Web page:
Last month, it was reported that a fancy resort in Italy was going to start using drones – officially known as unmanned aerial vehicles – to assist lifeguards. The drones will be set up to spot and deliver lifejackets to swimmers in distress.
Early last week, an intoxicated U.S. intelligence worker mistakenly crashed a drone called a “quad-copter” onto the lawn of the White House. As you might guess, this wasn’t much appreciated by secret service agents.
In the summer of 2013, German law-enforcement officials raided a building of Islamic militants suspected of planning drone attacks. U.S. intelligence officials are increasingly concerned that drones will make it easy for terrorists to launch chemical assaults and surreptitiously scope out sensitive attack sites.
There you have it: the good, the bad and the ugly of low-cost commercial drone technology, which seemingly overnight has become a multibillion-dollar global industry.
Ironically, media organizations reporting on the commercial drone controversy are the same ones eager to embrace these nifty flying machines. This month, the New York Times, Associated Press, Washington Post and seven other major media organizations announced a partnership with Virginia Tech University to study the use of drones to cover breaking news events – a form of what’s known as “drone journalism.”
With some very limited exceptions, flying a drone for commercial purposes is banned in the United States, though regulations are less strict in Canada. Through the Virginia Tech project, participating media outlets hope to convince the U.S. Federal Aviation Administration that they deserve an exemption. CNN is engaged in a similar test initiative in partnership with Georgia Tech Research Institute.
The outcome could be a game changer for journalism, said Jeff Ducharme, a journalism instructor at the College of the North Atlantic in Newfoundland and Labrador. When the U.S. projects were announced, “all the bells went off and everybody started saying, ‘We’ve got to go, we’ve got to get on top of this’,” said Ducharme, who began teaching drone journalism in 2013 as part of his photojournalism class. “The American media outlets are just chomping at the bit to use these things.”
Canadian outlets are just as excited, but they’re being characteristically cautious. At the moment, it appears there are two journalism programs in Canada currently offering drone instruction. The CBC already has a drone team experimenting with the technology, and CTV has been doing its own testing out west, Ducharme said. Colleagues at the Toronto Star and Globe and Mail say they haven’t seen drones used yet, but they figure it’s only a matter of time – and certainly the discussion is happening behind closed doors.
The Canadian government launched a drone safety awareness campaign in October that points to regulations that have been in place since 1996. It’s in the process of updating those regulations given that low-cost drones can be purchased so easily, but for now you only have to get a Special Flight Operations Certificate if the machine being used weighs more than 25 kilograms (or 35 kilograms for recreational users).
Even so, strict rules must be followed – among them, users must be 18 or older, have at least $100,000 in liability insurance, always have the machine within line of sight, and never fly at night or during poor weather. Oh, and no drinking and flying. Break the rules and you can be fined of up to $15,000 and potentially face criminal charges, such as for flying a drone too close to a passenger jet, airport, people or built up areas.
It’s the “people” part, and the interpretation of “built up areas,” that could pose the biggest roadblock to drone journalism in Canada, at least based on current rules. Beyond the occasional train derailment in the middle of nowhere, most news – particularly breaking news – is about people, and tends to happen in built up areas where people are all around.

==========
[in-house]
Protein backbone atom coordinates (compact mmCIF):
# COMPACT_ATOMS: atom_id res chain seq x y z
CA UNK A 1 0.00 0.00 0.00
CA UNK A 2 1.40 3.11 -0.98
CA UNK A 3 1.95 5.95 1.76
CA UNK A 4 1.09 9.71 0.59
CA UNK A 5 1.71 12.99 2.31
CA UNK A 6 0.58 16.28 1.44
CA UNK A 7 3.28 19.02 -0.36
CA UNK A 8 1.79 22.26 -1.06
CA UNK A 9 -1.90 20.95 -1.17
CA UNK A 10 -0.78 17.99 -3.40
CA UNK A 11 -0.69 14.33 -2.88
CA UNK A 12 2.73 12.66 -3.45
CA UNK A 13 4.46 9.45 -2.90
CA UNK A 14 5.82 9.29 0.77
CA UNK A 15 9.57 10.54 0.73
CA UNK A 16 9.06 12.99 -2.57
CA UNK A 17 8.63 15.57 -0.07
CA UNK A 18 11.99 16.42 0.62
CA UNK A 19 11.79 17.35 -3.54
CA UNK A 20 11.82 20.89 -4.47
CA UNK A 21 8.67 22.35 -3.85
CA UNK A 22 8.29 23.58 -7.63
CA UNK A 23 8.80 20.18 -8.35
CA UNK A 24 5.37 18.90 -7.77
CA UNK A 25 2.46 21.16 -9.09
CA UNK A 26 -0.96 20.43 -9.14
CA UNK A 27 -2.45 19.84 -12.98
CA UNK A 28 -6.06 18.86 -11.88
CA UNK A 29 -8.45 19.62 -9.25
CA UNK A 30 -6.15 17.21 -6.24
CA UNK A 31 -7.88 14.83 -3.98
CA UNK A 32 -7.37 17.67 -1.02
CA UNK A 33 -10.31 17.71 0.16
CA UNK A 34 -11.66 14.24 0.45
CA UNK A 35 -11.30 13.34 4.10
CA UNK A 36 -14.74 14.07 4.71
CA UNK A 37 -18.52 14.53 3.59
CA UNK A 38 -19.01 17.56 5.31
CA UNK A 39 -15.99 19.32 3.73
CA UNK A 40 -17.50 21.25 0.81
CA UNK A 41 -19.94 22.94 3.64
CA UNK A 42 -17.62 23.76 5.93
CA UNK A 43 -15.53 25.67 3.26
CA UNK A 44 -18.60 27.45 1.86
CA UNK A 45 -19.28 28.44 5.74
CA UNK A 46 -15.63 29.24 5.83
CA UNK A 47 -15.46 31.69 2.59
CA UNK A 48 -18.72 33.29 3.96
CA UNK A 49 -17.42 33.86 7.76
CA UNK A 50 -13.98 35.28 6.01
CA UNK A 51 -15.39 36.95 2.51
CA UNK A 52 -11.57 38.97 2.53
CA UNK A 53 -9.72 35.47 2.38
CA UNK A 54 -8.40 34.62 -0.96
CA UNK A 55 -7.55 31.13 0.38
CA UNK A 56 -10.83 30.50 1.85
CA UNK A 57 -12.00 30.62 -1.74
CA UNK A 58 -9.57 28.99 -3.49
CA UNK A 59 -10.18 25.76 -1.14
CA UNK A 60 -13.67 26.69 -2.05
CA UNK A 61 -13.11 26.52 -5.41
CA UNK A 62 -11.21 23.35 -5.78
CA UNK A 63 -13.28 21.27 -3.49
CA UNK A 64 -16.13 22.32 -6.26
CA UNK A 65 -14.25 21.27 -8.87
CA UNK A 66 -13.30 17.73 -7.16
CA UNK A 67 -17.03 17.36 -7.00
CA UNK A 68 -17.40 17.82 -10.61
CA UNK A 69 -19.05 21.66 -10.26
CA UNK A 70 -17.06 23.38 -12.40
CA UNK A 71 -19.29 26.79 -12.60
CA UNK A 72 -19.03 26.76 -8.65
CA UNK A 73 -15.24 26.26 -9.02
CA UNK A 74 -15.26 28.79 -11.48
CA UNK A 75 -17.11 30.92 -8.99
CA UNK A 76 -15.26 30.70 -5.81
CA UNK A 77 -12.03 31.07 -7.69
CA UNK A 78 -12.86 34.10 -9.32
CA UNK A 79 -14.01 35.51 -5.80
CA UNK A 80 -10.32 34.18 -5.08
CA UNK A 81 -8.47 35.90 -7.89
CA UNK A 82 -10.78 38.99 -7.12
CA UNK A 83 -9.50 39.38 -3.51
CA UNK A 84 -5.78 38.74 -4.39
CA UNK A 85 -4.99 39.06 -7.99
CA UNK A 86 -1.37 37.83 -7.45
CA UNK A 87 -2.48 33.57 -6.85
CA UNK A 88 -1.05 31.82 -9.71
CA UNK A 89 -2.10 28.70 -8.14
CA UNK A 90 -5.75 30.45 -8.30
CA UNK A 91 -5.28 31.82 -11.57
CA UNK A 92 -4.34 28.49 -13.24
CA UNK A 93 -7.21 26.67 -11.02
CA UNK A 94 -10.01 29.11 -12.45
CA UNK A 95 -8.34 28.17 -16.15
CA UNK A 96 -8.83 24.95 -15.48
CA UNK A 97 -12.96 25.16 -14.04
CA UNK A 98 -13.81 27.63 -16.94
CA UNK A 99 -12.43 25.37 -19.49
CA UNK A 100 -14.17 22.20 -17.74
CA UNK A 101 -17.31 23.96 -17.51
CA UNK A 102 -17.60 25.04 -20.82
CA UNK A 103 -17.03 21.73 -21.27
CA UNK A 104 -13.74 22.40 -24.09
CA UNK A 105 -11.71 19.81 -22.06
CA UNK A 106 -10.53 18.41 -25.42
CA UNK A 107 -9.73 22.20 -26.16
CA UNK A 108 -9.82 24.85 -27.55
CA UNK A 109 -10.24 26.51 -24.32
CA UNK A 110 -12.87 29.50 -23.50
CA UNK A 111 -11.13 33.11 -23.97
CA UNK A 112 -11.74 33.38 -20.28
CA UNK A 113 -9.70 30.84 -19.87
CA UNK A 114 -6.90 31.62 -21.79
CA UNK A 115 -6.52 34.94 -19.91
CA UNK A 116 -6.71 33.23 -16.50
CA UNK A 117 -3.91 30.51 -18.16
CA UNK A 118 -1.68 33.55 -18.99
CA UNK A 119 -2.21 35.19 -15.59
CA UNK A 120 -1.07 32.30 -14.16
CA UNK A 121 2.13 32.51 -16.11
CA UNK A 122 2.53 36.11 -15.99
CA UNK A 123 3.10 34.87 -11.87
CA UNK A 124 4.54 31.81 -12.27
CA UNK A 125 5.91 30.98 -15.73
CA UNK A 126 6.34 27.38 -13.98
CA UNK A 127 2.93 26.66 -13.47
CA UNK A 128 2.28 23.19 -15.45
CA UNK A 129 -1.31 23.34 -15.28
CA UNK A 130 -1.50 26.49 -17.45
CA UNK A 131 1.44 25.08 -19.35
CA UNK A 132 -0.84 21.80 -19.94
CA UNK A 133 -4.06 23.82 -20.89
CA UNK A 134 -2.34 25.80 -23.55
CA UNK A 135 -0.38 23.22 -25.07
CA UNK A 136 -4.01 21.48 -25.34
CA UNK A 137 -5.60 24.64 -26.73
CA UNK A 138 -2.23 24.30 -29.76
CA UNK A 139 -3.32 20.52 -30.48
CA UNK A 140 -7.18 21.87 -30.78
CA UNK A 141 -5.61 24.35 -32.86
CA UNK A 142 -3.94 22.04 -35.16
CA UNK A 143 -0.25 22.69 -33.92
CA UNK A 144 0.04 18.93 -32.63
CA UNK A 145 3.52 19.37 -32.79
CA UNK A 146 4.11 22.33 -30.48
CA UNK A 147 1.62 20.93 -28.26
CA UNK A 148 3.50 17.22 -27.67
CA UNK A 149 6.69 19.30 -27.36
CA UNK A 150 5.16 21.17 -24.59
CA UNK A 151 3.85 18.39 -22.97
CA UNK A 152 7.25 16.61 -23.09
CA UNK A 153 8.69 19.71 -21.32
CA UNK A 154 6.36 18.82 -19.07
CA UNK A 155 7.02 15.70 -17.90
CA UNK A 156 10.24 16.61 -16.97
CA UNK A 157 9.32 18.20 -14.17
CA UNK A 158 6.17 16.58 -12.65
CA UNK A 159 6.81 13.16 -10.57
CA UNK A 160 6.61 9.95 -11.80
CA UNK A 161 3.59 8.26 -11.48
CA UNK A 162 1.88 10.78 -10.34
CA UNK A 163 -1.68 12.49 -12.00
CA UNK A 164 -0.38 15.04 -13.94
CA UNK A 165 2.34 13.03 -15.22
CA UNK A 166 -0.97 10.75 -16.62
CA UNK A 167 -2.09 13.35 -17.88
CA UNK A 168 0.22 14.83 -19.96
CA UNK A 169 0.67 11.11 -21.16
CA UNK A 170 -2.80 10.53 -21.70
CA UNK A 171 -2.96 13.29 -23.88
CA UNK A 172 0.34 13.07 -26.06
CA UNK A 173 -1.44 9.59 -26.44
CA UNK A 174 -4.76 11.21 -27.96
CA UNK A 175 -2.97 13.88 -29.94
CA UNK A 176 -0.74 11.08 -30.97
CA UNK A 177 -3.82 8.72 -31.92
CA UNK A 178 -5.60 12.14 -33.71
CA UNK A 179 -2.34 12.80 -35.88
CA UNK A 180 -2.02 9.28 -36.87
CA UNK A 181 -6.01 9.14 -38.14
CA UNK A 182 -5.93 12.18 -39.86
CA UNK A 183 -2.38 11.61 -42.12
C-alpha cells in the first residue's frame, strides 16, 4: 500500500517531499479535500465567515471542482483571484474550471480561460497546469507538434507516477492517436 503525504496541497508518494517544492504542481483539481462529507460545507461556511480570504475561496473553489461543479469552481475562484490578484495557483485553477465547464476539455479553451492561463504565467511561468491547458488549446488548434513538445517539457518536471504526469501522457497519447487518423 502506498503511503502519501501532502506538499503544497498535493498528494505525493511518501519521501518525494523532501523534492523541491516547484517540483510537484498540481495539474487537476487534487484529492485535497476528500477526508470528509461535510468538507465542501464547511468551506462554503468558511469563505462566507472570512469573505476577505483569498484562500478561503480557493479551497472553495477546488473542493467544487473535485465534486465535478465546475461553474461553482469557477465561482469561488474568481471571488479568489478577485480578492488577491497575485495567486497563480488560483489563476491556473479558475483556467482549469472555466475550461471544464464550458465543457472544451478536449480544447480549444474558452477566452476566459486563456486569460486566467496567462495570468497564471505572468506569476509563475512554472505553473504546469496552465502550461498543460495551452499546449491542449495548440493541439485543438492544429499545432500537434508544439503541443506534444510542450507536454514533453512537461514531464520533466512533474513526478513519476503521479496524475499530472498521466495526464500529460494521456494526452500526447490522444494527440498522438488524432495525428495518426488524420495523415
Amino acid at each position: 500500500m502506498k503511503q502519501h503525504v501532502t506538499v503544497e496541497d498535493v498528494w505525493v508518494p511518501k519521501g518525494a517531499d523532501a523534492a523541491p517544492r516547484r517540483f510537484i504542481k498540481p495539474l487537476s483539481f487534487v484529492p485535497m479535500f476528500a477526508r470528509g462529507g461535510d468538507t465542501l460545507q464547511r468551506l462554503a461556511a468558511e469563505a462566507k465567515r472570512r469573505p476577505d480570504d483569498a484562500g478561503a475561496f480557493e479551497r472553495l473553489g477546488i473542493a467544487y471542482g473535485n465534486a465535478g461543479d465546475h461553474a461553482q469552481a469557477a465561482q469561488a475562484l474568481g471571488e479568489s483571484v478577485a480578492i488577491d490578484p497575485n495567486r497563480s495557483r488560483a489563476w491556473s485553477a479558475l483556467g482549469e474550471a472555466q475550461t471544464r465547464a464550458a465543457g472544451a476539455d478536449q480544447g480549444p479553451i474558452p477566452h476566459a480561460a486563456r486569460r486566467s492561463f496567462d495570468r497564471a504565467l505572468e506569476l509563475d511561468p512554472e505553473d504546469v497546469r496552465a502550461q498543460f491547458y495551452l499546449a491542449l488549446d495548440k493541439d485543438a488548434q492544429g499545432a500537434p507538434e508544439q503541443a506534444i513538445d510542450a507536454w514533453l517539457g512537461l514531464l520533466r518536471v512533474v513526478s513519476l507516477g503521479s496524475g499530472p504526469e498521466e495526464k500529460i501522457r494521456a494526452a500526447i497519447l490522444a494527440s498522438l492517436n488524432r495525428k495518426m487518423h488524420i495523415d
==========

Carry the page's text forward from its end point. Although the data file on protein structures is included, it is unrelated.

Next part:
Good for journalism
There’s no question that a lot of good journalism can result from the assistance of drones in a wide variety of settings that sometimes include people and sometimes don’t. The BBC, for example, posted a haunting video last week of a camera-equipped drone flying over the Auschwitz-Birkenau concentration camp. It offered perspective and insight into a Nazi death camp 70 years after it was liberated by the Soviets, and was a true demonstration of how this low-cost technology can enhance the art of reporting.
How about aerial shots of the Fukushima disaster site, or images in the aftermath of natural disasters or areas battered by war? Traffic reports? Police chases? In terms of sustainability reporting, organizations could use drones to capture industrial impacts on nature or companies trying to evade environmental regulations.
As a story last year in the Columbia Journalism Review illustrates, that’s just the tip of the iceberg.
“The aerial camera could film dramatic footage of a burning oil rig as it sinks into the ocean, then determine the extent of the oil spill by documenting its radius. In a wildfire, a drone could record the valiant efforts of firefighters and, moving faster than the fire itself, scout for survivors trapped in the inferno’s path. Drones could be dispatched on sorties over the arctic, documenting the changing landscape as the ice retreats. They could capture the size of crowds at a protest and the reaction of police—then swoop down for a close up of teargas and flying bricks as the two sides clash.”
During my time as a business reporter at the Toronto Star, there were times when a drone would have come in handy. In 2007, I was dispatched to Deep River, Ontario, where a reactor at the federal government’s Chalk River Nuclear Laboratories was shut down because of safety concerns. This was a big deal, as at the time it supplied more than half of the world’s medical isotopes, meaning a lot of cancer patients were going without diagnostic procedures.
To get a meaningful visual of the heavily guarded facility, we ended up convincing a local pilot to fly us over the laboratory airspace. The photographer I was with got some terrific aerial photographs, but not without a lot of effort and risk, as this was considered a no-fly zone and the weather was less than cooperative.